China | UN expert to assess the rights of older persons in rare opportunity to visit the country


In the context of mounting international pressure for UN human rights officials and experts to have unfettered access to the country, her final report should adopt a strong human rights-based approach in reviewing the national situation.


The UN Independent Expert on the human rights of older persons, Rosa Kornfeld-Matte, conducted an official visit to China from 25 November to 3 December. ISHR welcomes the Expert’s interest in further understanding China’s institutional and legal framework, as well as implementation of national and international standards. In her end-of-mission statement, she commended the government’s preferential policies and several ‘very good practices regarding lifelong learning and third age universities’, while stressing that the household registration ‘hukou’ system ‘remains a source of inequality’.

Sarah M Brooks, ISHR’s Asia advocate, explains that such efforts to exchange with international experts about best practices are important steps in improving the situation of human rights in China. It is evident that the government prefers to approach this in areas where it has made some progress – and where it can have what it views as a ‘constructive dialogue’.

‘Yet, structural barriers to equal protection persist, in particular for individuals in rural areas or who are part of ethnic communities,’ says Brooks. ‘One reason for this is that there are very few opportunities or incentives for policymakers to course-correct. The limitations on open and public debate and political participation in the country have a serious impact on everyone, including the elderly.’

Local advocacy groups and voices from the ground have also been increasingly affected in their capacity to protect such rights by the authorities’ ongoing crackdown on independent civil society. The lack of an independent judiciary and effective accountability mechanisms further undermine the capacity of rights groups and defenders to seek justice and remedy for rights violations.

‘Rights-based policies are not about one-way provision of social services to a specific population, but about empowering individuals and communities’ emphasizes Brooks. ‘It’s about ensuring their active and equal participation in decision-making, while providing them with tools to hold decision-makers accountable’. In her final statement, the Expert stressed the need for normative or policy action to ‘adopt a human rights-based approach which places the individual at the centre’.

Mounting political pressure on the UN independent experts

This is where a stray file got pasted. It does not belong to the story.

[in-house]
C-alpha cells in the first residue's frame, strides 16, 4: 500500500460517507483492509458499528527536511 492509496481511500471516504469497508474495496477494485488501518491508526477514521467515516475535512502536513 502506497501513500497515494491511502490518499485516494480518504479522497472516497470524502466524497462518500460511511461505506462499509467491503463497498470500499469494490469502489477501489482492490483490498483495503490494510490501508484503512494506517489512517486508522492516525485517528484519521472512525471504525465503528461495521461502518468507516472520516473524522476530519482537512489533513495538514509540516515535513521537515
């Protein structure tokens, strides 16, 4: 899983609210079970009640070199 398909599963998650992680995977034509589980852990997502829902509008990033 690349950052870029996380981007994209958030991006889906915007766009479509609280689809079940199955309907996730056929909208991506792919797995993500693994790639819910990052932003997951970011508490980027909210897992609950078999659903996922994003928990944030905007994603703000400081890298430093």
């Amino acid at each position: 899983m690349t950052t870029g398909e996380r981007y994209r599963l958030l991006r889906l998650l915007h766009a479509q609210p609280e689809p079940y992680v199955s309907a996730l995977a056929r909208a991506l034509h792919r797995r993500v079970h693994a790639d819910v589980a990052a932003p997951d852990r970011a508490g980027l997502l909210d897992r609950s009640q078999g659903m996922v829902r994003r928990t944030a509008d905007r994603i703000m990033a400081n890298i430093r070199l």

Despite repeatedly pledging to ‘fully cooperate’ with the UN human rights experts, the Chinese government has adopted a highly limited and selective approach in issuing invitations to visit the country. Over the past 20 years, China has hosted only seven of them; meanwhile, more than 20 visit requests remain pending. Among those who have been invited, the thematic issues are highly skewed towards economic and social issues where the Chinese government sees its story as a success – women’s rights, extreme poverty, older persons and persons with disabilities.  

Such issues are critically important, but should not be allowed to supersede civil and political rights issues that are also of major concern to human rights groups in China, and to the international community. For example, the Independent Expert’s visit comes on the heels of further public documentation of mass repression of minorities in Xinjiang; a growing number of States, and the UN Human Rights Office itself, have made repeated calls for unhindered access to the region, which have seen no traction at all. At the end of her visit, the Expert expressed her ‘hope that [this] visit contributes to multiply and further deepen existing avenue for cooperation with the UN Human Rights mechanisms and the OHCHR’.

‘We hope the Expert understands the unique window of opportunity provided to her. Sending the right message to the authorities in terms of meaningful cooperation with the UN human rights mechanisms is more crucial than ever’, says Brooks.

In light of the above, and in particular in the context of the visit of the Independent Expert, ISHR provides the following recommendations for official visits to China by the Special Procedures:

  • While acknowledging achievements and good practices, the end-of-mission statement and final country visit report should be anchored in a human rights-based approach, and emphasise underlying principles of participation, non-discrimination, accountability, empowerment and legality;
  • Experts are encouraged to give due attention in their public reporting to challenges they personally faced in the conduct of their visit; all states, including China, have an obligation to respect the independence of Special Procedure mandateholders and ensure that visits take place in line with the Terms of Reference for country visits by Special Procedures;
  • Experts should treat seriously any case of intimidation or reprisals reported against individuals or groups who cooperated, or sought to cooperate, with the expert. This includes activities such as participating in meetings before, during and after the country visit; providing written inputs or sharing independent research; and commenting on the visit and the report through any medium, whether in social media, interviews, or a statement to the Human Rights Council. 

The Independent Expert’s report will be presented at the 46th session of the UN Human Rights Council in September 2020.

For more information, please contact Sarah M Brooks (at or on Twitter at @sarahmcneer); or Raphael Viana David (at r.vianadavid@ishr.chT or on Twitter at @vdraphael).

Photo: Flickr / UN Geneva


  • Asia
  • United Nations
  • Special Procedures of the UN Human Rights Council
  • China